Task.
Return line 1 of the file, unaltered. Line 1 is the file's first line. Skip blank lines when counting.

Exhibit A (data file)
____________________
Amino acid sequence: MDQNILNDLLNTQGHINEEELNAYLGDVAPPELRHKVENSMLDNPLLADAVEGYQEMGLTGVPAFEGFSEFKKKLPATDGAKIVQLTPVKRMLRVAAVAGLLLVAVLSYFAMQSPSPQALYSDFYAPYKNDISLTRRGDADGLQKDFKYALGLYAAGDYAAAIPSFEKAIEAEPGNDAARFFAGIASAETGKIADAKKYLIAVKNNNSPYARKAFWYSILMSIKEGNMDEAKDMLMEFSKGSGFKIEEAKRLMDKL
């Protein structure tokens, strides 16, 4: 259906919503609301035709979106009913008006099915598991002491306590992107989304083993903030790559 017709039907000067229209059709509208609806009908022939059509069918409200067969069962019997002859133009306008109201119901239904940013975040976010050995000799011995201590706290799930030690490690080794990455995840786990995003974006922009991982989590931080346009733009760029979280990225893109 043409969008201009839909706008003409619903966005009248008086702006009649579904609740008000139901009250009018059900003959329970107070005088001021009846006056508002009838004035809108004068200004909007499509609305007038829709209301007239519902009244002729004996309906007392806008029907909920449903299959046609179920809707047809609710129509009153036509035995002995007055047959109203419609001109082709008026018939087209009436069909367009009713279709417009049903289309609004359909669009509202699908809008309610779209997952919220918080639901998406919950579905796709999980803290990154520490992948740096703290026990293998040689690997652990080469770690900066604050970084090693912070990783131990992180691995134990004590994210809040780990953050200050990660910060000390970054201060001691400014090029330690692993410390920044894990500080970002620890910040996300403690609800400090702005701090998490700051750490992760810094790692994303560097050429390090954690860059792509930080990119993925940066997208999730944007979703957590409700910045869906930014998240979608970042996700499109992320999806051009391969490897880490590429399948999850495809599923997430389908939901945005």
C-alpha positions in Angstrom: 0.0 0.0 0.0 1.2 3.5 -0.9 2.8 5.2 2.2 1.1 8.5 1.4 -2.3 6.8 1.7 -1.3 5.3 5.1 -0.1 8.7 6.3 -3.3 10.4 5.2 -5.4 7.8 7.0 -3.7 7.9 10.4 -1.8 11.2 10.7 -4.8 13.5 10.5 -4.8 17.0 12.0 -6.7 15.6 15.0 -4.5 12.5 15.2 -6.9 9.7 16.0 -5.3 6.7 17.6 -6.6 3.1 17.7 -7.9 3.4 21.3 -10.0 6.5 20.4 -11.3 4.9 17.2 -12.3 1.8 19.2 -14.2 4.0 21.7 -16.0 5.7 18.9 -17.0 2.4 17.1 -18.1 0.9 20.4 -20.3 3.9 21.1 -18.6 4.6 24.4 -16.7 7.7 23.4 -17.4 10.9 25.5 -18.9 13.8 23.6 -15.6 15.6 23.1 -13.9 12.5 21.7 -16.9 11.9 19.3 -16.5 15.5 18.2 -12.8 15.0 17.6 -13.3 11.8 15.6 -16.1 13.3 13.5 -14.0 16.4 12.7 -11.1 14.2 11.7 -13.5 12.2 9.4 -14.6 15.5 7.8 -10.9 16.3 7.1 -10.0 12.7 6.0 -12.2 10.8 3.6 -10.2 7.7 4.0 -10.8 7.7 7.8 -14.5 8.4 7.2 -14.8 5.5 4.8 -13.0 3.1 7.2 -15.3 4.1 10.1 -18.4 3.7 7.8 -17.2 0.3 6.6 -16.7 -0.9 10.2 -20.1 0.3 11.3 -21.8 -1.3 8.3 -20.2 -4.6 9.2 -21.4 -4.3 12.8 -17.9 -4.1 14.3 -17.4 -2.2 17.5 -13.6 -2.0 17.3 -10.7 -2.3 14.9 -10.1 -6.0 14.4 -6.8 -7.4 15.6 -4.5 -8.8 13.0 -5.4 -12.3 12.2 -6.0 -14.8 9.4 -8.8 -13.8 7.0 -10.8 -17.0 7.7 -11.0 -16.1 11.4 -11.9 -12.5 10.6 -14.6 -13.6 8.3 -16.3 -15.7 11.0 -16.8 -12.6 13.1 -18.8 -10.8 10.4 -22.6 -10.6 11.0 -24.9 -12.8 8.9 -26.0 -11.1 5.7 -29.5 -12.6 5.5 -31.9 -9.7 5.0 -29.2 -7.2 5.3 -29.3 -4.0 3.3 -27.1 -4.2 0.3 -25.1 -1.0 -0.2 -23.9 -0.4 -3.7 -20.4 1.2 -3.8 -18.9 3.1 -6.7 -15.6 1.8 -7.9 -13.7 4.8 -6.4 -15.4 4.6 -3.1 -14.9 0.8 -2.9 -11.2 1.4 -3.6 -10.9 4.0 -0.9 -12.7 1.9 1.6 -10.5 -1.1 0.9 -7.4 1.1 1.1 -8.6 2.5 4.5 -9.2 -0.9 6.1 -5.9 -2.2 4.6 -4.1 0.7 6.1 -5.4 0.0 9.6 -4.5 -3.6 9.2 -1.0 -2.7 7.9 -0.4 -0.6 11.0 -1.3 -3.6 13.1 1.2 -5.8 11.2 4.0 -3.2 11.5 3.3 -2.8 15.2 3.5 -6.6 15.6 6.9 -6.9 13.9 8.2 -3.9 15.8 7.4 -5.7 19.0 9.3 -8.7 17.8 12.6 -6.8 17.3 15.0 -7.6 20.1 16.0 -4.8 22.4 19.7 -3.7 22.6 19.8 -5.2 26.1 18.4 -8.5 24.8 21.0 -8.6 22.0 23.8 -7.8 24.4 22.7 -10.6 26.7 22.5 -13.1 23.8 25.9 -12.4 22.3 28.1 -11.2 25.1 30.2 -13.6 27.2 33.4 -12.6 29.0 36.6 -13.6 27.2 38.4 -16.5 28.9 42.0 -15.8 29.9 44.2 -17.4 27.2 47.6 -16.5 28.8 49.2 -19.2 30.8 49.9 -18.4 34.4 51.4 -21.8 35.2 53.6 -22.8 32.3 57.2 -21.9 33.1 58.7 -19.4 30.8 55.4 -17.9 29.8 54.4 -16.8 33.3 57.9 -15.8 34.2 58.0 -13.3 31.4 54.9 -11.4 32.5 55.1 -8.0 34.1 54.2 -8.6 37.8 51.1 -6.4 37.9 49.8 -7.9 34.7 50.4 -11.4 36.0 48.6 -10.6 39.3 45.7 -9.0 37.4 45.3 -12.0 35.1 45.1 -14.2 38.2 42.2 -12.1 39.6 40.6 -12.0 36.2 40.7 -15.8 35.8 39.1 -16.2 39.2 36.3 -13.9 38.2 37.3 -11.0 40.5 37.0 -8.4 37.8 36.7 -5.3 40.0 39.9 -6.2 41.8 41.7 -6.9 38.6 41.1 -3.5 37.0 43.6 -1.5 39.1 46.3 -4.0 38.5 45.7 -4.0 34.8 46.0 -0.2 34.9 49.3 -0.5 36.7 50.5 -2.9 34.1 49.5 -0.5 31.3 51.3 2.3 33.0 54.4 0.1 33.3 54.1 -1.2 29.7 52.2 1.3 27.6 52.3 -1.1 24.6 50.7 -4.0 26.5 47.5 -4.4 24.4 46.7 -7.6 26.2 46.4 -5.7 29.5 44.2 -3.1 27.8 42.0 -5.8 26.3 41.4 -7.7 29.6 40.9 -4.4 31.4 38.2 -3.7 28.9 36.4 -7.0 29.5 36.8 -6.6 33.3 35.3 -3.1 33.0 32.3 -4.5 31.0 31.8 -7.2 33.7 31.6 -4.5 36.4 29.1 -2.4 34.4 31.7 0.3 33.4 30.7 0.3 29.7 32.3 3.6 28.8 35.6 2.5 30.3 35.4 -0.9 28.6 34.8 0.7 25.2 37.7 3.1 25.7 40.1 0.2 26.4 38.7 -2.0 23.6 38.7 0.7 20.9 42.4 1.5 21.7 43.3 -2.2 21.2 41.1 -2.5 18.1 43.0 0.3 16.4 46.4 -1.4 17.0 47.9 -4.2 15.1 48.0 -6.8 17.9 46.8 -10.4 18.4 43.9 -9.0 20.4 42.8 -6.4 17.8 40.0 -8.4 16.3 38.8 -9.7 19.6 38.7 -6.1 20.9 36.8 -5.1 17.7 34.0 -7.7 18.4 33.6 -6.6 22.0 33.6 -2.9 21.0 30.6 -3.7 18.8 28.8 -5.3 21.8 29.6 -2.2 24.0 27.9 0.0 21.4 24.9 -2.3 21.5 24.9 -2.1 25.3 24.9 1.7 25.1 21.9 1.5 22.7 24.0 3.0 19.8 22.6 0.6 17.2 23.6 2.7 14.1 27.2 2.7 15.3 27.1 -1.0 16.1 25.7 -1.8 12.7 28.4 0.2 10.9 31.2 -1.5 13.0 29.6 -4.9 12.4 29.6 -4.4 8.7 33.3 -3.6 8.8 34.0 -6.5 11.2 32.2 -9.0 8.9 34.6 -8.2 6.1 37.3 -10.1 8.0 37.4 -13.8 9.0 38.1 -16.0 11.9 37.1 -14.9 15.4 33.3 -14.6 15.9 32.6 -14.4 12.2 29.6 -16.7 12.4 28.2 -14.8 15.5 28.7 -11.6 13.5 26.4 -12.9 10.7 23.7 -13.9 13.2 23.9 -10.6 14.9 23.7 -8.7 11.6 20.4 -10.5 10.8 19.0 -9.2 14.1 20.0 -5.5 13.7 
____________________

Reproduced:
Amino acid sequence: MDQNILNDLLNTQGHINEEELNAYLGDVAPPELRHKVENSMLDNPLLADAVEGYQEMGLTGVPAFEGFSEFKKKLPATDGAKIVQLTPVKRMLRVAAVAGLLLVAVLSYFAMQSPSPQALYSDFYAPYKNDISLTRRGDADGLQKDFKYALGLYAAGDYAAAIPSFEKAIEAEPGNDAARFFAGIASAETGKIADAKKYLIAVKNNNSPYARKAFWYSILMSIKEGNMDEAKDMLMEFSKGSGFKIEEAKRLMDKL